Lag can be caused by many different factors, however most often it's network related and usually resolves quickly.
Ping spikes and packet loss are a major cause of lag and are often caused by congestion or interference on the route that is used for your data to travel from your personal computer to the server and back. This route often uses multiple networks which can contain different segments, an example of this is data traveling from your home network to the network of your internet service provider to that of a transit provider* and eventually to the network of the datacentre where your game/voice server is located.
To find out where these ping spikes or congestion problems take place we will have to analyse the route used by your data to reach the server, this can be done manually with traceroute (which sends customized ping/ICMP echo messages across the path to find all routers which reply). However there are better tools to analyse the network connection, such as WinMTR and PingPlotter, which can automatically send these traceroutes every few seconds to monitor the network over a longer period of time.
*Sometimes internet service providers and datacentres can connect with each other directly by peering (This usually happens in a 'Internet Exchange') but most often they use 'transit provider'. These transit providers are specialised in connecting networks and are often called the backbone of the internet because they operate infrastructure around the globe to connect many networks over larger distances. These companies are sometimes referred to as tier one network operators.
What is PingPlotter? What does the output mean? What are common network issues and resolutions?
PingPlotter is a network troubleshooting and diagnostic tool. It uses a combination of traceroute, ping, and whois to collect data quickly, and then allows you to continue to collect data over time.
PingPlotter will then display this data in a graph which will make it easy to pinpoint where the problems are and when they occurred.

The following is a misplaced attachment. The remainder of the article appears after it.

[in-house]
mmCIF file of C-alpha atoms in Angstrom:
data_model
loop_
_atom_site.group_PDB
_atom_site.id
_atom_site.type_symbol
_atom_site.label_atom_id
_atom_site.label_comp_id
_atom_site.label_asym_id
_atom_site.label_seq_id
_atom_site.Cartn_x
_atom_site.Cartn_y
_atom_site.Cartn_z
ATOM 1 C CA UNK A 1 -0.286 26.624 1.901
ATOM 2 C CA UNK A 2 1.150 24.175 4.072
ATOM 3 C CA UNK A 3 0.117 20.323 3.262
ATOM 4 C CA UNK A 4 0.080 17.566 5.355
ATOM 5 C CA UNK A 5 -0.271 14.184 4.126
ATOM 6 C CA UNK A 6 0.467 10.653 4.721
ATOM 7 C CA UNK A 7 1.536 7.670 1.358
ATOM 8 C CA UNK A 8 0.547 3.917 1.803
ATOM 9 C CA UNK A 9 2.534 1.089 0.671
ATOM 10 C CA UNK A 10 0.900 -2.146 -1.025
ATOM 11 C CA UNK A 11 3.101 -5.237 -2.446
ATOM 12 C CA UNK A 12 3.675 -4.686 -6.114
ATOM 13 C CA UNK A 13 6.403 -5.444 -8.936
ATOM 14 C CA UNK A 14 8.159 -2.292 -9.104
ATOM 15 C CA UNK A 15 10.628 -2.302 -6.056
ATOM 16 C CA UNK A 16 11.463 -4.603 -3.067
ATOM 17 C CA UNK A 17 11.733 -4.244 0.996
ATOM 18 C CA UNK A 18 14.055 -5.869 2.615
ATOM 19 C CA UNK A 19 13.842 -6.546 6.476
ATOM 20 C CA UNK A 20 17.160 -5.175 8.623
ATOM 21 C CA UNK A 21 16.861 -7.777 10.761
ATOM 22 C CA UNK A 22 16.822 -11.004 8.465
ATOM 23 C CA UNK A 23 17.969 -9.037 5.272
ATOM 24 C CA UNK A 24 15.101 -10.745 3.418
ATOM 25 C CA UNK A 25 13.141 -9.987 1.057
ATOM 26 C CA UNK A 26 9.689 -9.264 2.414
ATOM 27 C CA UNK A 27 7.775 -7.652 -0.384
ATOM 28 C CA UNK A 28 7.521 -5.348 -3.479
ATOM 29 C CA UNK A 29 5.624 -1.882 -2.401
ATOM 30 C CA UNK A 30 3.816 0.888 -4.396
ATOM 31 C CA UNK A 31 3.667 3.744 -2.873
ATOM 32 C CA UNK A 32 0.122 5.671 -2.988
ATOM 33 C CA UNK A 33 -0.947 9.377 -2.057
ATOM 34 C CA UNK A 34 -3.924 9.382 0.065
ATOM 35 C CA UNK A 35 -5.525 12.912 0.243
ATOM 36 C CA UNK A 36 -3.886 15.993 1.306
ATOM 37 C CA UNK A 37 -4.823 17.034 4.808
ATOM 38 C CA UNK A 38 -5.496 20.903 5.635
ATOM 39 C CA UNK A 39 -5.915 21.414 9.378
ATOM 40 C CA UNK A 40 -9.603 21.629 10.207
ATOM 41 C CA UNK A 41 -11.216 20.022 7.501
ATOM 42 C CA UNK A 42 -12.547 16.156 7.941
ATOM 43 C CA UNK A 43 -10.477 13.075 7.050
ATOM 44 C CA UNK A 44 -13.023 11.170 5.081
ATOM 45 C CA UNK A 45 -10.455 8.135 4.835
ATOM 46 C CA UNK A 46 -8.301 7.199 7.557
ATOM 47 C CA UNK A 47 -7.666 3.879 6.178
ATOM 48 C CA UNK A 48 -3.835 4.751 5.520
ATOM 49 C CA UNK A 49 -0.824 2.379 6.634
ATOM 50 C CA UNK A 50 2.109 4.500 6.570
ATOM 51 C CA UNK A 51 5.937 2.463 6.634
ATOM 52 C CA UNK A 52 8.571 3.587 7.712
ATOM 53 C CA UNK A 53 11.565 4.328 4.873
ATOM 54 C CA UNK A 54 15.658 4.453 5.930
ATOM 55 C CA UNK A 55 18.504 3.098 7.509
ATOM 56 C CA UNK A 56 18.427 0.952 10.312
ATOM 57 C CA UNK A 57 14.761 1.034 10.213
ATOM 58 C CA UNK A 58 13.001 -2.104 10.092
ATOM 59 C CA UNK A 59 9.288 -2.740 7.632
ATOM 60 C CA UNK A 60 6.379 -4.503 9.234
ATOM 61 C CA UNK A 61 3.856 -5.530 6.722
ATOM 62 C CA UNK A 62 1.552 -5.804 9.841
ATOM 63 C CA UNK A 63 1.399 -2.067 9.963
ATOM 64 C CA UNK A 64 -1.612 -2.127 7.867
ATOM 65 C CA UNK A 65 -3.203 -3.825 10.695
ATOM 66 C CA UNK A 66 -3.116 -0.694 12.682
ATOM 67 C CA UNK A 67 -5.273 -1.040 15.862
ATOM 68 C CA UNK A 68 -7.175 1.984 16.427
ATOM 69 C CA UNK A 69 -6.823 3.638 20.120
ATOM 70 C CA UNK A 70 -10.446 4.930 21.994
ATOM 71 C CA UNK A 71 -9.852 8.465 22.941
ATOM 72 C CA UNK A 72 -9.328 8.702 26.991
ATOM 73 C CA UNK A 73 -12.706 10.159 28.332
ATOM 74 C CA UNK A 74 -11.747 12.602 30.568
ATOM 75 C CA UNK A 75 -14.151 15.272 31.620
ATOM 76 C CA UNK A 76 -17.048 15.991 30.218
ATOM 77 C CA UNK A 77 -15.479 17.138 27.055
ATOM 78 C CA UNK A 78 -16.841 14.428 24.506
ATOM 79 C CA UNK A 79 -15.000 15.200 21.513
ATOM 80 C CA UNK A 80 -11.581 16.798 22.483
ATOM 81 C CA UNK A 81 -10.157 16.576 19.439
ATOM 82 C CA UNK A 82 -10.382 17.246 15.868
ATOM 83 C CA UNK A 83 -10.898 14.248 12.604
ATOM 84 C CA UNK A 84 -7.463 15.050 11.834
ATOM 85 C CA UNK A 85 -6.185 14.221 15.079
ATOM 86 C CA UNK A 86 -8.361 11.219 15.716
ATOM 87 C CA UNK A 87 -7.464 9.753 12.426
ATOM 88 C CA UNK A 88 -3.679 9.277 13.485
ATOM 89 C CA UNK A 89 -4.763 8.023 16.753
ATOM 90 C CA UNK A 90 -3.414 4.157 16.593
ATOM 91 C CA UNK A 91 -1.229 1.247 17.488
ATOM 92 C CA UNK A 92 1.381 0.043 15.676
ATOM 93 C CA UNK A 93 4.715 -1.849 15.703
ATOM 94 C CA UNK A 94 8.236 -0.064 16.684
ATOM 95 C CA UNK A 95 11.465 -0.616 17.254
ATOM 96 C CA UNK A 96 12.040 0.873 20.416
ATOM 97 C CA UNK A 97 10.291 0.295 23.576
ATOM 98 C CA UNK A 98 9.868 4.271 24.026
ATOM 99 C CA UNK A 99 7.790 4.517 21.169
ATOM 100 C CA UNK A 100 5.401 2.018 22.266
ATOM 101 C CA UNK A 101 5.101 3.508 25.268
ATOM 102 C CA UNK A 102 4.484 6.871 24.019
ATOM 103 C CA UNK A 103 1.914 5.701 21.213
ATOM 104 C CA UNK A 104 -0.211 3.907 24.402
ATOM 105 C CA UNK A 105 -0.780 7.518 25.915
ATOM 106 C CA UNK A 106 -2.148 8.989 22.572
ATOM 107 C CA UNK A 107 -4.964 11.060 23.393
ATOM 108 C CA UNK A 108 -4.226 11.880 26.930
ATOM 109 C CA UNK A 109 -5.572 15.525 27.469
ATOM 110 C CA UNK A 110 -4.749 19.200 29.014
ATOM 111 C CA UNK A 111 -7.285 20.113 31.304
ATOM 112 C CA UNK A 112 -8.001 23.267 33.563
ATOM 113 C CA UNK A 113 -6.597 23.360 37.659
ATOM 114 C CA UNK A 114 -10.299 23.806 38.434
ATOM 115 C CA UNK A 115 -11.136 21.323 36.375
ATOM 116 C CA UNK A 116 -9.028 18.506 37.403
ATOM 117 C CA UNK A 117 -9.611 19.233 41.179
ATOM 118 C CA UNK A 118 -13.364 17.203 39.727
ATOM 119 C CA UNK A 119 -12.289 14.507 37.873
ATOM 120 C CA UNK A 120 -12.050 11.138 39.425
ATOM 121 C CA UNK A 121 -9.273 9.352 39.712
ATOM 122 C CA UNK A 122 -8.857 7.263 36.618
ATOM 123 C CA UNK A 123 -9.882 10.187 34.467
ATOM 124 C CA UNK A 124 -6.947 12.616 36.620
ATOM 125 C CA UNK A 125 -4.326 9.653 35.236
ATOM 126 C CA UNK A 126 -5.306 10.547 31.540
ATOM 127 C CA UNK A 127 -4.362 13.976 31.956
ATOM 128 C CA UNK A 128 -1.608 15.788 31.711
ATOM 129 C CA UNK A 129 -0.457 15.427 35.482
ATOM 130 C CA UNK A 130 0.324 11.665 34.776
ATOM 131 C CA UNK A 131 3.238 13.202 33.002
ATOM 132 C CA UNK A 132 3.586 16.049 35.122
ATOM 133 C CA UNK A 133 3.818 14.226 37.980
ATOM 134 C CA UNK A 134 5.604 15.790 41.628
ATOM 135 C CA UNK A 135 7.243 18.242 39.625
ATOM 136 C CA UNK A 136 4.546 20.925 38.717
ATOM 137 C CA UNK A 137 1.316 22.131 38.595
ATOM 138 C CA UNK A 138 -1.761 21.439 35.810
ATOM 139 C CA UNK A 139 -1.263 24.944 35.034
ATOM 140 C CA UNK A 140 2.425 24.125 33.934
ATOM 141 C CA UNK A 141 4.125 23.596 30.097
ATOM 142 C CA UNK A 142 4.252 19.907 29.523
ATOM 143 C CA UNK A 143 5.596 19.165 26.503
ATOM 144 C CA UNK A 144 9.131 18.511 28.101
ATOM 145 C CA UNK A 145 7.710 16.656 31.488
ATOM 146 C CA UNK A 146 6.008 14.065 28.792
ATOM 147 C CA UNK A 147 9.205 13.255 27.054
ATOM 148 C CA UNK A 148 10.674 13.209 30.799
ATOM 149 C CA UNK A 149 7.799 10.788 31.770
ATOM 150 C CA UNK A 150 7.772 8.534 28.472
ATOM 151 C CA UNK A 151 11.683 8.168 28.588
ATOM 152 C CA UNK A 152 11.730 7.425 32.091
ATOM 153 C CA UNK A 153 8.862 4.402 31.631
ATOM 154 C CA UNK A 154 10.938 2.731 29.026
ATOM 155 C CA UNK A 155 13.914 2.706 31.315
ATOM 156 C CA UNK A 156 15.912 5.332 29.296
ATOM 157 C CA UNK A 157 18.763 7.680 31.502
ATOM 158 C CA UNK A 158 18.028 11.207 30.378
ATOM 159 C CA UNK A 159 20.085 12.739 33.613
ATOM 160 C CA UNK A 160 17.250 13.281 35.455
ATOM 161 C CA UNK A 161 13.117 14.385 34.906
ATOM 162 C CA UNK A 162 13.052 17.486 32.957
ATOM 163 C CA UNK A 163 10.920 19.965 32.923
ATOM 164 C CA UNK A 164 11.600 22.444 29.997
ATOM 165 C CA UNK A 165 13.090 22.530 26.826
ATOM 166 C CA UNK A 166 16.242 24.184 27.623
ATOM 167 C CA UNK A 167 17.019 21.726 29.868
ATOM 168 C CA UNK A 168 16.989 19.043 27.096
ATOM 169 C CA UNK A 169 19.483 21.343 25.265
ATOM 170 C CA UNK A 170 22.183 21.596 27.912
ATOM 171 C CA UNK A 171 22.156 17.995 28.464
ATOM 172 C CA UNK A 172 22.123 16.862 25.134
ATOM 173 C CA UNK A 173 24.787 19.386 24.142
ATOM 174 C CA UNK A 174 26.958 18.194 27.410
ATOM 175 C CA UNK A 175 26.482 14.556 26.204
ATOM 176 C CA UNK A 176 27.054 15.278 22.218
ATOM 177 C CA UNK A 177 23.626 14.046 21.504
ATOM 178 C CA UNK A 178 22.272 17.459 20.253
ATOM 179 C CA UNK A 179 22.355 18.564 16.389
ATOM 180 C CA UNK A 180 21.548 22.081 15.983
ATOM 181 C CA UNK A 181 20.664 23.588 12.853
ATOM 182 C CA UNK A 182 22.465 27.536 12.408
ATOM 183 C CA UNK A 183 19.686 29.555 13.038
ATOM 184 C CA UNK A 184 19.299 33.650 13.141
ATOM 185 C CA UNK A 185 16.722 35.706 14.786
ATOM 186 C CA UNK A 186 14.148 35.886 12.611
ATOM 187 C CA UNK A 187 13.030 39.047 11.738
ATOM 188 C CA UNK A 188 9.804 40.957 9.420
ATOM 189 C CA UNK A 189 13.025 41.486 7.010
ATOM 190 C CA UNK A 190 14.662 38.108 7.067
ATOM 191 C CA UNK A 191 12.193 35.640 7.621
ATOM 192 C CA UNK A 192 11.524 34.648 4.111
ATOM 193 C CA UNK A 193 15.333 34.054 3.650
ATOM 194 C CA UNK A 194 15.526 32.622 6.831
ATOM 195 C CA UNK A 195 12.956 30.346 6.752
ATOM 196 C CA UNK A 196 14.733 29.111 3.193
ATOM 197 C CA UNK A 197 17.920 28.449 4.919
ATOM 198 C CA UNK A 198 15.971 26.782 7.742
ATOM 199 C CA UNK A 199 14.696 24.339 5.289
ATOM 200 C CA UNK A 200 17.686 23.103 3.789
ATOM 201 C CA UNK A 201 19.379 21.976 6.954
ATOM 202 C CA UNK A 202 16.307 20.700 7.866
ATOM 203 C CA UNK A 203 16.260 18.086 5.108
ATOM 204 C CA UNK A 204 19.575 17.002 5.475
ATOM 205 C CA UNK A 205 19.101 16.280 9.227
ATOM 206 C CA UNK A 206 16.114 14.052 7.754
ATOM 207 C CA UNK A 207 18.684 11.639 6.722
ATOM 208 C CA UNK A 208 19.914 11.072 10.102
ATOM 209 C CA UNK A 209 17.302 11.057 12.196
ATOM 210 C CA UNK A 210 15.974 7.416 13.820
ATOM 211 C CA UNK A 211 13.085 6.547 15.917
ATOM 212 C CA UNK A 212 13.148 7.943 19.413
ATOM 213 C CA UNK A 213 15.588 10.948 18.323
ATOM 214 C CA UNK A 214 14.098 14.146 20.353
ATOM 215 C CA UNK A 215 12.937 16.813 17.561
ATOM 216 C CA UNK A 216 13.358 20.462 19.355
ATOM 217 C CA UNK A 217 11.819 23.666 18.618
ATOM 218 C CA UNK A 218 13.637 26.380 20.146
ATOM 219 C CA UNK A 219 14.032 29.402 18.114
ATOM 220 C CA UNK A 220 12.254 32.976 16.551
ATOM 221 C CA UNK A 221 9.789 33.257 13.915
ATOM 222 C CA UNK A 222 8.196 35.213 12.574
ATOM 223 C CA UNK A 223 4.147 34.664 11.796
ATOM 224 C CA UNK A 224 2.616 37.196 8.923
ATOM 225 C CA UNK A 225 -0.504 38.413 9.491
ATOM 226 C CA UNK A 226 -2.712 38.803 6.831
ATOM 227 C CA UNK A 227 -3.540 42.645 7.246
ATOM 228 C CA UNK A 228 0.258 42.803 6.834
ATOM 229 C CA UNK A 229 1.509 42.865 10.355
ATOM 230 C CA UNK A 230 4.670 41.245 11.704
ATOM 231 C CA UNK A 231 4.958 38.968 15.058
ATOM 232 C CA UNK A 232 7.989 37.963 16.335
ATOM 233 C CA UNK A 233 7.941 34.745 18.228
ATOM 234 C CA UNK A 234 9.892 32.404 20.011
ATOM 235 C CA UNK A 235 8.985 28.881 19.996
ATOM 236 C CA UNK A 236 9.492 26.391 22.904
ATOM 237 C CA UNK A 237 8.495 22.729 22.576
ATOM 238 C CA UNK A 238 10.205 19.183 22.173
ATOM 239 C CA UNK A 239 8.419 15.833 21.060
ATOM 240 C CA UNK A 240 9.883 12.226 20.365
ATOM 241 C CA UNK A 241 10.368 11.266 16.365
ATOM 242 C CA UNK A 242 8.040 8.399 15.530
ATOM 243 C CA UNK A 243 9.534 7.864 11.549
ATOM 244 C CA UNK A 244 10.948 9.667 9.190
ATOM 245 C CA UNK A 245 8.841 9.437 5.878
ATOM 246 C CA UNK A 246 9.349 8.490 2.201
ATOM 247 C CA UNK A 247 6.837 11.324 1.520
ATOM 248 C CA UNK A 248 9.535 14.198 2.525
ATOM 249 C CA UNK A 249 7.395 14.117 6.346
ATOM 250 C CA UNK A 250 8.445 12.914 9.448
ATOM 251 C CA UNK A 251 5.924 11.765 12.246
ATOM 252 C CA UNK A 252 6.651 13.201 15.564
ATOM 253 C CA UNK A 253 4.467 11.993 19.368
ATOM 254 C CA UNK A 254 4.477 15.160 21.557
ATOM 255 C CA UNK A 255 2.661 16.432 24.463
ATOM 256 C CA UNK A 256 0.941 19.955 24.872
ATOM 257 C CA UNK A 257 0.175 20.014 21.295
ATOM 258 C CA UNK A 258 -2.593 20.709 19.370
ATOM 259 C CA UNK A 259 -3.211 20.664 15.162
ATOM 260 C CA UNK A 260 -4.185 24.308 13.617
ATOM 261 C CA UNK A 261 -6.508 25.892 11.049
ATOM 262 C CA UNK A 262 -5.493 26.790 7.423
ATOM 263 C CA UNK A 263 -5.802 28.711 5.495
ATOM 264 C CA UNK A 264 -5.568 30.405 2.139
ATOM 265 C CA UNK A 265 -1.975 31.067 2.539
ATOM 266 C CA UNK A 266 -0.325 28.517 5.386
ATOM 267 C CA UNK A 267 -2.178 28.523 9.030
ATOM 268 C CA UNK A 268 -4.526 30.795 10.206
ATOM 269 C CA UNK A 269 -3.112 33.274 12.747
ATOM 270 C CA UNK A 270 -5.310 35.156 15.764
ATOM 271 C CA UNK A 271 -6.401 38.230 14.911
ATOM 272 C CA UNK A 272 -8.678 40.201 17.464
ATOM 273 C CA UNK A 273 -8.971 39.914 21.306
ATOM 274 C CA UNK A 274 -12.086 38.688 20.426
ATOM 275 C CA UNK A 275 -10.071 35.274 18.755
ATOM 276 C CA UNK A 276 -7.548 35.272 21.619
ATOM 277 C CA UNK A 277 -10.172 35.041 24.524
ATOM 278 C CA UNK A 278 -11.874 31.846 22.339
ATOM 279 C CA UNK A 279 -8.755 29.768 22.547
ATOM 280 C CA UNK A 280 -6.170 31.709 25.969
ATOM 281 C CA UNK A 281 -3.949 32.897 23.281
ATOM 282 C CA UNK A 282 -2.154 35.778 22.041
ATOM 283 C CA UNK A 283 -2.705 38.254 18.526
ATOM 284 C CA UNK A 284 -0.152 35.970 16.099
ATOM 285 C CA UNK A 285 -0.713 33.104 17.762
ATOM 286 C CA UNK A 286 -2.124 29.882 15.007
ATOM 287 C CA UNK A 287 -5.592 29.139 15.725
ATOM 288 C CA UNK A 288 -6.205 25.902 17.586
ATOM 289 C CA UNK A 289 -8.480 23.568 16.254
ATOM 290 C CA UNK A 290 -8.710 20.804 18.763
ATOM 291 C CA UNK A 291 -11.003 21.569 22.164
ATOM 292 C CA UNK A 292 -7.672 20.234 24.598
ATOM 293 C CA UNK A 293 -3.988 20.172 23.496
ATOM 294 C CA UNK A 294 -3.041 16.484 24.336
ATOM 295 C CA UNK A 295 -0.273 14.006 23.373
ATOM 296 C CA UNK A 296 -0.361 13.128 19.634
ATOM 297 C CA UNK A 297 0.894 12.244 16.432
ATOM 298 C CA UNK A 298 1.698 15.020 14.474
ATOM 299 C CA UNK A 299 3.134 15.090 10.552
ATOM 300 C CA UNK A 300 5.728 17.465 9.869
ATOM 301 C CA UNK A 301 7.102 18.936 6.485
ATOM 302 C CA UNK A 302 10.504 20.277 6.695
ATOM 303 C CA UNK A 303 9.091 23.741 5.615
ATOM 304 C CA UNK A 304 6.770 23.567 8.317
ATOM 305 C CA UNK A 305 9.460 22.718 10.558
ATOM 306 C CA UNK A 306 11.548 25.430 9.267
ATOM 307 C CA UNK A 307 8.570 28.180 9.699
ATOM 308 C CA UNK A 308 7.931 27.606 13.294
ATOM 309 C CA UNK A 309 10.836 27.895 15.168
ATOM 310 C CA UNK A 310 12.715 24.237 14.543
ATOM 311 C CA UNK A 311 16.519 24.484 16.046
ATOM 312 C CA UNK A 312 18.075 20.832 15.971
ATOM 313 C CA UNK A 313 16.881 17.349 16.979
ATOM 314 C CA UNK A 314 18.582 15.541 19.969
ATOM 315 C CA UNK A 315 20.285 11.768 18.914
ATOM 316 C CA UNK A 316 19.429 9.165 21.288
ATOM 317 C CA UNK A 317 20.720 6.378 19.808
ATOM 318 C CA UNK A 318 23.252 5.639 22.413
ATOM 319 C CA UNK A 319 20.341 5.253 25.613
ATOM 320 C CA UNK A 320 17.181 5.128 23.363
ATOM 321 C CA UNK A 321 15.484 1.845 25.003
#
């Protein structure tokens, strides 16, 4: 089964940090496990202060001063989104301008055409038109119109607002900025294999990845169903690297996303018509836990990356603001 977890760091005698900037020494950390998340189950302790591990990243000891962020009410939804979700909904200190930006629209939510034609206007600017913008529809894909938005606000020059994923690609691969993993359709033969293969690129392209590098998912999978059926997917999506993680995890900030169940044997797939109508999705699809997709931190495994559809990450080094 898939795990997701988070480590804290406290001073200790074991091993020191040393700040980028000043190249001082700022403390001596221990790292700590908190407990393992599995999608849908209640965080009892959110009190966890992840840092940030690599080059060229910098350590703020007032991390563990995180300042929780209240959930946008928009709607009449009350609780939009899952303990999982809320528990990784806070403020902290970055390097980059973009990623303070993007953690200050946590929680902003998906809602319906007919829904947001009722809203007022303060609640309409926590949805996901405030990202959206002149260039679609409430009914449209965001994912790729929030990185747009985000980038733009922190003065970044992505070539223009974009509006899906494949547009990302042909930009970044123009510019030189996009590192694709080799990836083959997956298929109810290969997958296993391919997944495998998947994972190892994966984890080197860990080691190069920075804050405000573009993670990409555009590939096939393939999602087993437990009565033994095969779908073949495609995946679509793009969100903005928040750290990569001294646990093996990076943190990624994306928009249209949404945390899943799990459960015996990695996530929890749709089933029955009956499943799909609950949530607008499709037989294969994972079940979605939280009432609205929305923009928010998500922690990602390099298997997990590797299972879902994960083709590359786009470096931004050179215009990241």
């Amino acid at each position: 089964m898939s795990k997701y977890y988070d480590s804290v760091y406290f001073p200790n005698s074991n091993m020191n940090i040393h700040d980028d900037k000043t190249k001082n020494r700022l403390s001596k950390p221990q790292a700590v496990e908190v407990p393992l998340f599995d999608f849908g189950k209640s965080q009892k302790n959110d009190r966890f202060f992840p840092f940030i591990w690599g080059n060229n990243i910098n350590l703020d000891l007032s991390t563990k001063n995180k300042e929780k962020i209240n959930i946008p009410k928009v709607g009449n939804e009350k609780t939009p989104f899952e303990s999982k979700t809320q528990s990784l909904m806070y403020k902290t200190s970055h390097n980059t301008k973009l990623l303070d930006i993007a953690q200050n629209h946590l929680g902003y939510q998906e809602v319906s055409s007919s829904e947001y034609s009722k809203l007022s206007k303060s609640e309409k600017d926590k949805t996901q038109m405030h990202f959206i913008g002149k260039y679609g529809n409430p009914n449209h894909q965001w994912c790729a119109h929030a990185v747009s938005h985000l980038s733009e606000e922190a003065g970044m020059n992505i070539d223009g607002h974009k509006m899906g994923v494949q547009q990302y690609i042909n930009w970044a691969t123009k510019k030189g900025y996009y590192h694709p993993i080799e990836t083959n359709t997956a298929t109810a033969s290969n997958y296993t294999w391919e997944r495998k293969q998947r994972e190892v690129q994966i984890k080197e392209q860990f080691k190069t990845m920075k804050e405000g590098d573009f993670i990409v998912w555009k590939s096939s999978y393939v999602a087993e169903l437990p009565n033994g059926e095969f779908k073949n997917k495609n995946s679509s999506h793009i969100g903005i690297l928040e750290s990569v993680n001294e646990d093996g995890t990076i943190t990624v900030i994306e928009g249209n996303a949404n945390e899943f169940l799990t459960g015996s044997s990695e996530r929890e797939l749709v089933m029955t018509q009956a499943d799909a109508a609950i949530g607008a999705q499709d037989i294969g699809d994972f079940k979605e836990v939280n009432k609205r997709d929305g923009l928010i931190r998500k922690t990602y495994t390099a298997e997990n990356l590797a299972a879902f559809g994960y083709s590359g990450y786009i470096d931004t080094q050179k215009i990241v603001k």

The PingPlotter report shows the route that is used for data packets to travel to their destination and if there are issues on the way. Each "hop" (numbered on the left hand side) represents a router your data is traveling through. The first few hops are local, hop #1 normally being your home router or modem. The middle hops are normally your ISP and transit providers, and the last few hops are the destination, in this case the datacenter network and our server. Packet loss is an indication of information being lost along the way. 100% packet loss is an information stoppage. 100% packet loss on the first, second, or third hop is normally an indication of a firewall, antivirus program or router blocking internet access or not responding to ICMP Echo requests.
Partial packet loss in the first few hops may be caused by bad network drivers or hardware, or using a bad medium for network connectivity (e.g. damaged network cable's, Wi-Fi that is experiencing interference) or by overloading the network (e.g. by downloading or uploading a lot of data or by sharing the connection with other users).
For the best user experience we recommend the use of wired connections (certified CAT5E network cable's or better) because they are more reliable then wireless connections like Wi-Fi or mobile internet (GPRS, EDGE, 3G, 4G, satellite, etc.)
If the issue happens on the first few hops after your local network then this is usually an ISP issue, and requires contacting your ISP to resolve the problem. We recommend using a decent ISP that uses a wired method of connecting networks. For stability it's best to use a non-oversubscribed line that is dedicated for you, for example fibre to the home when available or ADSL would be great because there are no other users on these lines. Other options are COAX/Fibre to the cabinet, but you usually share these lines with your neighbours and we've seen some cases where this can cause issues because the line didn't have enough capacity for all these users (especially during peak hours, when most people are at home and surfing the Internet).